Some will be quick to point out that Christine de Pizan was, in fact, an ardent proponent of the education of women, and that we should therefore incorporate her seemingly glib advice to women into a broader argument concerning female education. To make this claim, however, one must carefully examine the sort of education she encouraged women to attain, challenging the structural features of her patriarchal society.  Although many of de Pizan’s arguments are indeed progressive, the totality of patriarchy in which she lived meant that there were severe limitations applied to the change that she was actually able to make.  When she compels women to attain an education, she does so in the pursuit of Christian virtue theory which possesses an intrinsically sexist strain.  She proposes that for the common woman of the merchant or working class, all intellectual growth should be fostered in order to more properly service their husband, a rule established by ‘the Rector of Heaven’ as we previously saw.  Under de Pizan’s guidance, women were still expected to adhere to the division of labour which had been allocated by God; they were to be confined to the private sphere of early modern life, safely separated from anything so confronting as interaction with broader society. Furthermore, her aristocratic prejudice once again finds its way into her arguments regarding education; only high-born women ought to be versed in classical literature, for ‘such a lady will read books of moral instruction,’ casting texts of ‘dishonesty and lubricity’ out of her court. Where highborn women are thought as worthy to learn classical texts of moral instruction, those unfortunate enough to be lowborn must placate their thirst for knowledge, something which de Pizan values so highly, with the specifics of their household or trade.  Rather than urging women to question the legitimacy of the power structures in which they found themselves, de Pizan further entrenched power disparities by instructing women on how they can best exercise their ordained roles.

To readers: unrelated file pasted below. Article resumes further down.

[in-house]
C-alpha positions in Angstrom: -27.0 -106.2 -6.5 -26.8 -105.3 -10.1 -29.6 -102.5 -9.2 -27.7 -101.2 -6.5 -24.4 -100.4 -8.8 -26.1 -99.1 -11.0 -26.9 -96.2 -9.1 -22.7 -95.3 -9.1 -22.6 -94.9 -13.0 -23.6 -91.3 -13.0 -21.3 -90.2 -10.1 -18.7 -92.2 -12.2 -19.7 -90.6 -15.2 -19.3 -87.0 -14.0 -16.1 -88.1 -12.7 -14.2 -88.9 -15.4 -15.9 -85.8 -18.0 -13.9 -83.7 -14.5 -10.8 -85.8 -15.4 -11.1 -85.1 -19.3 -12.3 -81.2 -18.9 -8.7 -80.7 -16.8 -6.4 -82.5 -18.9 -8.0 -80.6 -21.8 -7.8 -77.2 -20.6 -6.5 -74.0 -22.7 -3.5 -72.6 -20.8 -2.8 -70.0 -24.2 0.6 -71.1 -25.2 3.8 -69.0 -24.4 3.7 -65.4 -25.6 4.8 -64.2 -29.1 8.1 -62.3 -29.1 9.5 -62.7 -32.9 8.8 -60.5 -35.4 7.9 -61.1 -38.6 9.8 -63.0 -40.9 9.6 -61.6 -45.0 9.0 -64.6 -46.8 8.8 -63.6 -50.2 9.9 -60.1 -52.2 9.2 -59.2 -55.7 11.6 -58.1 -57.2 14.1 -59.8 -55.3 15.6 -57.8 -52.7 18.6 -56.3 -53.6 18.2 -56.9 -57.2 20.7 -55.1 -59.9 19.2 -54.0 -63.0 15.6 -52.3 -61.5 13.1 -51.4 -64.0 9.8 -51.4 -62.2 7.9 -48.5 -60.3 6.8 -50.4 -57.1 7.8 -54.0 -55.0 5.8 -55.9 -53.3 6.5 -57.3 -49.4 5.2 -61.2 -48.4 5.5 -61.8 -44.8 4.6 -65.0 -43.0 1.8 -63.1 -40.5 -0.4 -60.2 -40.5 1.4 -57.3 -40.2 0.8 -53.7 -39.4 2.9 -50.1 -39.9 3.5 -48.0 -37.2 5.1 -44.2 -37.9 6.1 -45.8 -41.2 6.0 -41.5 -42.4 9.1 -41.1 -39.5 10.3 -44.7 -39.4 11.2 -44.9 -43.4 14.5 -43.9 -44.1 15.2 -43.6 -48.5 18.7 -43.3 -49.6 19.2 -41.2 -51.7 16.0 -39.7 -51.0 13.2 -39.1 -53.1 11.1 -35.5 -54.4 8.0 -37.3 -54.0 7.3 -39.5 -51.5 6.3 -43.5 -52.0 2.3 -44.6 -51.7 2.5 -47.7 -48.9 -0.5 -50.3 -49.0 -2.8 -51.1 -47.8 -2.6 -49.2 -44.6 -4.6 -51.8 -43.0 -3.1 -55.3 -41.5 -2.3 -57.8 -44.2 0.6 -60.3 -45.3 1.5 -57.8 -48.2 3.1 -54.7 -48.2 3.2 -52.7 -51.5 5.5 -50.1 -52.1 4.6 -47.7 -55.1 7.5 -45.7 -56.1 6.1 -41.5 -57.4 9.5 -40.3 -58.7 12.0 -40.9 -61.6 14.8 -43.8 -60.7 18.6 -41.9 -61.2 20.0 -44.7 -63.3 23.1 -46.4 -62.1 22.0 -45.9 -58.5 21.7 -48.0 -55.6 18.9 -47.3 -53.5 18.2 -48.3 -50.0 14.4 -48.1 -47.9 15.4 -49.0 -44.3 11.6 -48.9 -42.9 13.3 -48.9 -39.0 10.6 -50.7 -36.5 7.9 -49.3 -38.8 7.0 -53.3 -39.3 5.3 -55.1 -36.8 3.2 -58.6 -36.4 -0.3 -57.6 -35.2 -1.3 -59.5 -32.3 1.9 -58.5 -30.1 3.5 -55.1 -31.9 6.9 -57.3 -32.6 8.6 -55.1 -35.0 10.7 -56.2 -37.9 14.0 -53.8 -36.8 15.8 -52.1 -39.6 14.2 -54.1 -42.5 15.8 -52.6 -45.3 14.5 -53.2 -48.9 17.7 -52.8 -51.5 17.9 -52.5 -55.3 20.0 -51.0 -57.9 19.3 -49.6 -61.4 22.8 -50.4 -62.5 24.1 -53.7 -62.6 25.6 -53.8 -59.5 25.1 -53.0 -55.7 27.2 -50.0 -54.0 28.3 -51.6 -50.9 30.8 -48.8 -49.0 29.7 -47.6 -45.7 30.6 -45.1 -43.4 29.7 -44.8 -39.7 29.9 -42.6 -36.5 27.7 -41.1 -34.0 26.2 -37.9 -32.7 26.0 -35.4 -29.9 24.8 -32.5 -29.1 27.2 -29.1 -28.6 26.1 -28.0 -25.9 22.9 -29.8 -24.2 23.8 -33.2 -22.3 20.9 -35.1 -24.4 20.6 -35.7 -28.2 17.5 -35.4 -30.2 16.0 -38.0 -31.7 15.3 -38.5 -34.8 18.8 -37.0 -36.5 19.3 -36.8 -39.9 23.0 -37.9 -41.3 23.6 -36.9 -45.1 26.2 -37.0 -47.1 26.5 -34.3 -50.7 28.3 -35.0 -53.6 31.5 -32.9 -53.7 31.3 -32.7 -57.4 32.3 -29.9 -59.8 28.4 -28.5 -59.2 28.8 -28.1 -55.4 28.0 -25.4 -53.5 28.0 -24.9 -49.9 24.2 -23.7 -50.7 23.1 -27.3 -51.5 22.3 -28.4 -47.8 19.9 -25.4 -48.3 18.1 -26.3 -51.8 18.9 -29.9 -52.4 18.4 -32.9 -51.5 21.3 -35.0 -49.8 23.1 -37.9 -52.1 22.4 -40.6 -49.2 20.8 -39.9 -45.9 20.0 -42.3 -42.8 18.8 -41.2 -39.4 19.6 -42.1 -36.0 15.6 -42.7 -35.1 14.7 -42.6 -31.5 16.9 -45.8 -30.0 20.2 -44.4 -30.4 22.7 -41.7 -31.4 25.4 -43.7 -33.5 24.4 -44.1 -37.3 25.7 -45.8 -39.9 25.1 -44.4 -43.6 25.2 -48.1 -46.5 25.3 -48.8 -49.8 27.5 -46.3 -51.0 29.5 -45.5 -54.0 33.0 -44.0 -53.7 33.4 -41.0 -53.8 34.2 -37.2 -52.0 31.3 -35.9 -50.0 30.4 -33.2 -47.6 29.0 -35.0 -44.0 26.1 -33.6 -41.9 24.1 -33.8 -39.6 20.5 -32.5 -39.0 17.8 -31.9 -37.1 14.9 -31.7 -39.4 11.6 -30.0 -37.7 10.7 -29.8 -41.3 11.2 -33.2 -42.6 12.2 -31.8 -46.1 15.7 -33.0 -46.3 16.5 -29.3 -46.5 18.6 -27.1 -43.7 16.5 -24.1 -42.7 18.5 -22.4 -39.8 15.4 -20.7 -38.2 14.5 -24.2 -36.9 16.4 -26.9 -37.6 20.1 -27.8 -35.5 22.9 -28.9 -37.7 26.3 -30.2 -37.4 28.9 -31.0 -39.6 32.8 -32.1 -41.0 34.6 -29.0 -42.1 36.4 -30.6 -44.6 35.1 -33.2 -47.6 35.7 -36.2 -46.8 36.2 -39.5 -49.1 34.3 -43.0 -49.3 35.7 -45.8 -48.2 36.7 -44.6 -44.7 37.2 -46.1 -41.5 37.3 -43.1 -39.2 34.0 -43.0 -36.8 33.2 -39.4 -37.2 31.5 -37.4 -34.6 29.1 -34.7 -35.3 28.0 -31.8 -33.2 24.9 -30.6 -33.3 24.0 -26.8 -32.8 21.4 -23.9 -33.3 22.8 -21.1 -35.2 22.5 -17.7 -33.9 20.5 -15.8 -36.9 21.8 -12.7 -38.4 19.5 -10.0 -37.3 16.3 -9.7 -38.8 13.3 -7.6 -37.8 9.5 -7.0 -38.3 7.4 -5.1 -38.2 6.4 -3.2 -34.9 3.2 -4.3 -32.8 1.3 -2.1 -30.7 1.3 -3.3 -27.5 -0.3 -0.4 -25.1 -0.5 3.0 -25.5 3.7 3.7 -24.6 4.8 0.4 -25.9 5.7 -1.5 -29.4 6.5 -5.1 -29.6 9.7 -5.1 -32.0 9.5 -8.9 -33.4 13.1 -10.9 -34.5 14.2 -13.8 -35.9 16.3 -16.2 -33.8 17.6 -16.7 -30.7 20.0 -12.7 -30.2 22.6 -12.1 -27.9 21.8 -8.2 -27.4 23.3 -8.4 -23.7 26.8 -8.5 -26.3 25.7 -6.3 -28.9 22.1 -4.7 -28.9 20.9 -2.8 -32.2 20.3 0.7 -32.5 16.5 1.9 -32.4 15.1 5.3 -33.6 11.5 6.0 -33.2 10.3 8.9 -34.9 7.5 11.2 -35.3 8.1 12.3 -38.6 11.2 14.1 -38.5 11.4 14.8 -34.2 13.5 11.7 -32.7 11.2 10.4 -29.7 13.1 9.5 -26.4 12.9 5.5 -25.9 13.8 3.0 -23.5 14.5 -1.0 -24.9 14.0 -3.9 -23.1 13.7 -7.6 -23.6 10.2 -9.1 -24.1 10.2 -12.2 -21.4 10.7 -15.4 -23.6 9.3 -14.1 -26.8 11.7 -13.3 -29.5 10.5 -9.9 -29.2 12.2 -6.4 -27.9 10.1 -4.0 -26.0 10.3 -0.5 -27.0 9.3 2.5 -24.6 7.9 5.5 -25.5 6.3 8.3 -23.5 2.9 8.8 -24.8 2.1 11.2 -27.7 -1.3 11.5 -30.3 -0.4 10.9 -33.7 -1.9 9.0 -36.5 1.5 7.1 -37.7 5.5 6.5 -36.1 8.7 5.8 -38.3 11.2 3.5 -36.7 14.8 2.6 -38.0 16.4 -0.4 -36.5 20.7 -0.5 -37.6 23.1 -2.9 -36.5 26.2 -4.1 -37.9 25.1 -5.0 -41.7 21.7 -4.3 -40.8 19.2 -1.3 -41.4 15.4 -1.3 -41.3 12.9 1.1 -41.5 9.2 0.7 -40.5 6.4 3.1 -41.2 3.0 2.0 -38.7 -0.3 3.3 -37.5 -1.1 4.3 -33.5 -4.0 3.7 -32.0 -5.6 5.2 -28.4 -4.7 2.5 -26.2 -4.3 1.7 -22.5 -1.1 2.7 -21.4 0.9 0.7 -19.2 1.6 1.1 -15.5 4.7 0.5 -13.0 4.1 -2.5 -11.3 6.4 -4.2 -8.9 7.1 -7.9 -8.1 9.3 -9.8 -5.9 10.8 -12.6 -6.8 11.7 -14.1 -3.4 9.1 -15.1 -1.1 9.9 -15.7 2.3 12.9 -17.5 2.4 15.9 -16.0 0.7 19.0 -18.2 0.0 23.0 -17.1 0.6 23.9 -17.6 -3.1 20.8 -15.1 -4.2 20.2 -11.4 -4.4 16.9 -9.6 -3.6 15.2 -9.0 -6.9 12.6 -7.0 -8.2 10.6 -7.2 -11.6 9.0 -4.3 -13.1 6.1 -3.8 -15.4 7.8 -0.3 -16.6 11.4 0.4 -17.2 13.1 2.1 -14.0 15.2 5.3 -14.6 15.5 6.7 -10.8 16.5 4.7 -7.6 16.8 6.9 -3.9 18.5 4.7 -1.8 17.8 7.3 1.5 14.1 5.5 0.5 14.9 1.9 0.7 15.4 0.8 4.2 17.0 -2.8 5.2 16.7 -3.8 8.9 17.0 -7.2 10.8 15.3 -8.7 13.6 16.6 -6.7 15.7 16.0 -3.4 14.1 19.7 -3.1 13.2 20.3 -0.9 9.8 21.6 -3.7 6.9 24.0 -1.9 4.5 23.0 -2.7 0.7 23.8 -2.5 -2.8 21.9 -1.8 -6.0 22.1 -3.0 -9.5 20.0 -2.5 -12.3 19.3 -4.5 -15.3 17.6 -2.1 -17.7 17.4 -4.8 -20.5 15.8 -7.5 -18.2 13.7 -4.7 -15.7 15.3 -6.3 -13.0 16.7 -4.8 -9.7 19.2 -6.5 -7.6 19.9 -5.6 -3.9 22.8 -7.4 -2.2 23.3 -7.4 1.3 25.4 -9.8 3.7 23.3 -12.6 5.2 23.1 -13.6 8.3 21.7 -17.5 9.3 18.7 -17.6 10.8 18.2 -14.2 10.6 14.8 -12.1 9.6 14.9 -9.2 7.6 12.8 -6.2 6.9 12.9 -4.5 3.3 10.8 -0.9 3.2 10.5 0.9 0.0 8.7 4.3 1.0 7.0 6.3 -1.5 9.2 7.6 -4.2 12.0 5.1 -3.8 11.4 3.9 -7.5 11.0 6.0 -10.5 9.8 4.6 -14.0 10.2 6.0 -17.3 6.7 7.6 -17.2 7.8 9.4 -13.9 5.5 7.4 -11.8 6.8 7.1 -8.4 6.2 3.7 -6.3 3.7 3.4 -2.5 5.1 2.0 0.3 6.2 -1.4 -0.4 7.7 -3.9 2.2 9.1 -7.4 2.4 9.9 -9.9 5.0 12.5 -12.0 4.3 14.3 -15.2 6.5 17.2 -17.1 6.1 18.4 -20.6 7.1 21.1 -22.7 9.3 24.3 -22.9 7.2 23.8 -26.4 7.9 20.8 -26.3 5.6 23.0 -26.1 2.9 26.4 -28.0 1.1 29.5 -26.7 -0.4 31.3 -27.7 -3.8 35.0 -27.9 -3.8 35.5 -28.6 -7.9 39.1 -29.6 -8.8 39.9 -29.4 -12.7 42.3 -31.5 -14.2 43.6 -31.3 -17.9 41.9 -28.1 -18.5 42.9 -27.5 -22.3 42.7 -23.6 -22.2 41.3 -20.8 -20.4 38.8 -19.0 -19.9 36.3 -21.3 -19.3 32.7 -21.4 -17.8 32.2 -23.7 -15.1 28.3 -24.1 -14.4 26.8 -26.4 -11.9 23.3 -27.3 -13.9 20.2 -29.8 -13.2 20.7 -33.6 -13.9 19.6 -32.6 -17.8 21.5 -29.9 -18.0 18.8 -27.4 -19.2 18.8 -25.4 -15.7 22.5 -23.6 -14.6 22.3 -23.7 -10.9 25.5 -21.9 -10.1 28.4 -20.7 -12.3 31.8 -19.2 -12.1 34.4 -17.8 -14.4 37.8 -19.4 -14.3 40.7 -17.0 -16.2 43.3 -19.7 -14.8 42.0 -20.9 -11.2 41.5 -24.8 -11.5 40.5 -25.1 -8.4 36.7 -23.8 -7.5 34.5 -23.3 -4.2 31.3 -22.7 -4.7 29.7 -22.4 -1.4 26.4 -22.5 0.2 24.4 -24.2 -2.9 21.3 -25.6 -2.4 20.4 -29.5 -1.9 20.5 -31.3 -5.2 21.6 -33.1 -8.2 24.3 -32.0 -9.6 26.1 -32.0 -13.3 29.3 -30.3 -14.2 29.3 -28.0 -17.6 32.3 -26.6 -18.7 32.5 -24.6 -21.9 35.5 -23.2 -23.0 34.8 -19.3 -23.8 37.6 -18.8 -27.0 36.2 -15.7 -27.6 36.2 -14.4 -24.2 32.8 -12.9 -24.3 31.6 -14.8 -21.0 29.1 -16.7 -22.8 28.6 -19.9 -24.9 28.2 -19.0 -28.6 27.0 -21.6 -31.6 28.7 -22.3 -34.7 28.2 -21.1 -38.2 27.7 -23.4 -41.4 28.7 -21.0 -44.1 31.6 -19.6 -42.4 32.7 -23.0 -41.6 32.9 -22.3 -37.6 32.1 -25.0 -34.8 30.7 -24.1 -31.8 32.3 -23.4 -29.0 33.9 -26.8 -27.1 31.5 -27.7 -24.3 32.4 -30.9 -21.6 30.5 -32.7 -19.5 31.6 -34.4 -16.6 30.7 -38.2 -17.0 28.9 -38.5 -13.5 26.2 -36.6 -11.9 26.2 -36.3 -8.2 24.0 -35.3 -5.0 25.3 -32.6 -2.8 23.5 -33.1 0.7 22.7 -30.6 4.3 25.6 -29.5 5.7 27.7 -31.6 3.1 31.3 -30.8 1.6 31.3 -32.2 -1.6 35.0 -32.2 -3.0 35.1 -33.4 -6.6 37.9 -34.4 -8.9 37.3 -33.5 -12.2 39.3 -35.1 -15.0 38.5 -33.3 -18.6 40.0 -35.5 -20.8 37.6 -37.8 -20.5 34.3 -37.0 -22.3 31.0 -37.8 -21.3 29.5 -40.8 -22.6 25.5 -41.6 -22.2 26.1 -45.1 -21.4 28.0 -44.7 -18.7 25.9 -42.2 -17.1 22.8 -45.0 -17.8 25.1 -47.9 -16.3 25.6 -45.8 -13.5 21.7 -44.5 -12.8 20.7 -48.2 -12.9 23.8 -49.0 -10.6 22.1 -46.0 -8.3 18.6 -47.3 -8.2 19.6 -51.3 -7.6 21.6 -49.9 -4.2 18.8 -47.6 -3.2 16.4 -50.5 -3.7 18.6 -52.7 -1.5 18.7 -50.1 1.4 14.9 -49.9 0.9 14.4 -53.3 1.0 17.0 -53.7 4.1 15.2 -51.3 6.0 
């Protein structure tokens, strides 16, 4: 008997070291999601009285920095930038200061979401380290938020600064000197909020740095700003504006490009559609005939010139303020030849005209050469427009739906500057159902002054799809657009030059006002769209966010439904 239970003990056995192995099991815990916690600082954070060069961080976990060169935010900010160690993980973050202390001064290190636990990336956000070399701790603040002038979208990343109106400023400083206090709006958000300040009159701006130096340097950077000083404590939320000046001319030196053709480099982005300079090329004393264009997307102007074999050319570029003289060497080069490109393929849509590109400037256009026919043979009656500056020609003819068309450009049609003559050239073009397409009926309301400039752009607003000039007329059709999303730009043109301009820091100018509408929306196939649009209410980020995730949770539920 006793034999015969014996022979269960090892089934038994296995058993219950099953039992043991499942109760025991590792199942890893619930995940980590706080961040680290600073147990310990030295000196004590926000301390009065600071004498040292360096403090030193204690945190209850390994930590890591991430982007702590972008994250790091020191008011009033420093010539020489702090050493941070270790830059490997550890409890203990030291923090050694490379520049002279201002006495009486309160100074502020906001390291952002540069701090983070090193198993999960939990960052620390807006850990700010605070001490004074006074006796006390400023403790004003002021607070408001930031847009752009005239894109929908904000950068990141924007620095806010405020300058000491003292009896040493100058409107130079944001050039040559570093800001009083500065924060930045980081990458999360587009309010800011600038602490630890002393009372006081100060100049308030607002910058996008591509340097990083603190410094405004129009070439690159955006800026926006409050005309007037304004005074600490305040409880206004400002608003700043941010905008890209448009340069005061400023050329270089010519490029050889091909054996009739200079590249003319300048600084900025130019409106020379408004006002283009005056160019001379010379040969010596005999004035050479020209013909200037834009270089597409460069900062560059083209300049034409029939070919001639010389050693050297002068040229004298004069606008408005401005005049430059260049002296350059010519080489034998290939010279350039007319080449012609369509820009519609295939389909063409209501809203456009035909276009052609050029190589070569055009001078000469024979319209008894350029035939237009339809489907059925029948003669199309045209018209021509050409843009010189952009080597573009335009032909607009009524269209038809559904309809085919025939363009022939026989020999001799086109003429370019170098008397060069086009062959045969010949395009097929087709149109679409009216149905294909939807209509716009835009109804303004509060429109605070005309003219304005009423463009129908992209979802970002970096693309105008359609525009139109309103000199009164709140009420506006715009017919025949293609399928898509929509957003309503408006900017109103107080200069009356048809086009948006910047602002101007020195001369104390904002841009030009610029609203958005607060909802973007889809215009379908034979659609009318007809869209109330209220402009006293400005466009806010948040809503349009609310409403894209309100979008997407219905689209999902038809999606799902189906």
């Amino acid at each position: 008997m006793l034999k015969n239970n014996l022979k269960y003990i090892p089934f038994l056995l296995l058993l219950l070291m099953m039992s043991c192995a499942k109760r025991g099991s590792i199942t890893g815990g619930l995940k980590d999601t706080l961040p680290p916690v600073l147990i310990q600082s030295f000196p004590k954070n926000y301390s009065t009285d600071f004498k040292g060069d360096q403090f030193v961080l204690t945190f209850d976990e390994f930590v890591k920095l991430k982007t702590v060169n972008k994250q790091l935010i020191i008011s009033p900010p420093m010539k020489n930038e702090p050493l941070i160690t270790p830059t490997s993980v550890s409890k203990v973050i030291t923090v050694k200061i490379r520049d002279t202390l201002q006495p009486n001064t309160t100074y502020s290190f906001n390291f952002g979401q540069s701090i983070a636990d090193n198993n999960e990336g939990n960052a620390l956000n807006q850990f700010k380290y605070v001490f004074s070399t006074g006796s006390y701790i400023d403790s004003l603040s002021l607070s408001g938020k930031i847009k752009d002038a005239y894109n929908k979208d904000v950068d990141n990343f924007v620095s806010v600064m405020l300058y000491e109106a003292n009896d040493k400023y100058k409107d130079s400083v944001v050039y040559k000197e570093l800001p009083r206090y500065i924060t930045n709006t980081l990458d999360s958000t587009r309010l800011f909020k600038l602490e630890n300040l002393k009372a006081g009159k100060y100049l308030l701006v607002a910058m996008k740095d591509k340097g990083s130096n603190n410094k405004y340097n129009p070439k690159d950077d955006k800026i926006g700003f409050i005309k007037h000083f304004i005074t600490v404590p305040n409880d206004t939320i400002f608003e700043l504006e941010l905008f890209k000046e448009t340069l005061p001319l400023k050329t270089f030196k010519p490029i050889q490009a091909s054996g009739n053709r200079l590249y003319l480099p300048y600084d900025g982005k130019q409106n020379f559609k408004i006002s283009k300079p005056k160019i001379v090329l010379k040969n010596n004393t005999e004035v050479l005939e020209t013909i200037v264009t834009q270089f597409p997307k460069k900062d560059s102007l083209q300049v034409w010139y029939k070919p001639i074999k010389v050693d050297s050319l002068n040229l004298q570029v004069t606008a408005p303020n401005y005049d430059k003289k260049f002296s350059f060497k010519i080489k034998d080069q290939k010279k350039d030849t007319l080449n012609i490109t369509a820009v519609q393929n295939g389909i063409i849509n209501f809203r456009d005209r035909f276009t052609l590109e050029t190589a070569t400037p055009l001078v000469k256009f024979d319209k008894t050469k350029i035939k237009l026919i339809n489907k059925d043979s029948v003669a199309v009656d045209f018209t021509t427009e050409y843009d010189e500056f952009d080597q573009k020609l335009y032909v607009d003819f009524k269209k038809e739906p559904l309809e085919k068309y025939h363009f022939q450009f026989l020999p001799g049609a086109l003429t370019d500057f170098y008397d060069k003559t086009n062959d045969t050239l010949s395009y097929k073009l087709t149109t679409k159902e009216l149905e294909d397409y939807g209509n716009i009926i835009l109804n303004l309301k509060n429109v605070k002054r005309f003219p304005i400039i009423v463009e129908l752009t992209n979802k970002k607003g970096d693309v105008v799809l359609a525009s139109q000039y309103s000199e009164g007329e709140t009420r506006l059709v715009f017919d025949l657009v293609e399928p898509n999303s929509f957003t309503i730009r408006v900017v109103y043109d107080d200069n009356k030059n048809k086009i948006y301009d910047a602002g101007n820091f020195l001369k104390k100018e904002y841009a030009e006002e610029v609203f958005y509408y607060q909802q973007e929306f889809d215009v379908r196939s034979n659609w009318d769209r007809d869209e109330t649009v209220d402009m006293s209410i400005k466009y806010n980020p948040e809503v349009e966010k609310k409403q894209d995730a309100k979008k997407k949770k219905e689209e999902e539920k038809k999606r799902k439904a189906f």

If we are not able to call Christine de Pizan an early feminist, what should we call her?  We should by no means disregard her input or consider her a minor figure in the history of gender discourse.  While we may not be able to produce a convincing argument for her feminism, we can credit her with laying the intellectual foundation upon which the feminist movement would be built.  To do this, it is helpful to step back from the specific arguments de Pizan makes in her texts, focussing instead on the function her texts played in the epistemological ecosystem of early modern Europe.  Early on in her Cité des Dames her character, Christine, ventures into and eventually clears a metaphorical ‘field of letters’, depicted in an illuminated manuscript in figure 1.  This textual feature has Christine wade through a sea of vitriolic, misogynistic, and purportedly scholarly literature so that she may clear the site upon which she will build her city of women. This task having been completed, Lady Reason quips to Christine that ‘men base their own writings upon what they have found in books,’ and that they merely ‘repeat what other writers have said’.  De Pizan calls to attention the patriarchal scholastic vacuum in which European society has existed for the last fifteen hundred years, and refutes the credibility of her misogynistic counterparts by contending that they have merely regurgitated the unsubstantiated claims of earlier writers.  By doing this, de Pizan opens a fissure within the intellectual fabric of her society.  She renders her patriarchal literary paradigm, which had previously appeared impenetrable, fallible, and creates a channel through which future feminist thinkers can articulate their ideas.  This did not have an immediate effect on the women of her time, nor did it challenge the everyday patriarchal features to which women were subject.  It did, however, make it easier for future female writers to emerge, knowing that de Pizan had identified and called out the erroneous nature of a staunchly misogynistic literary edifice.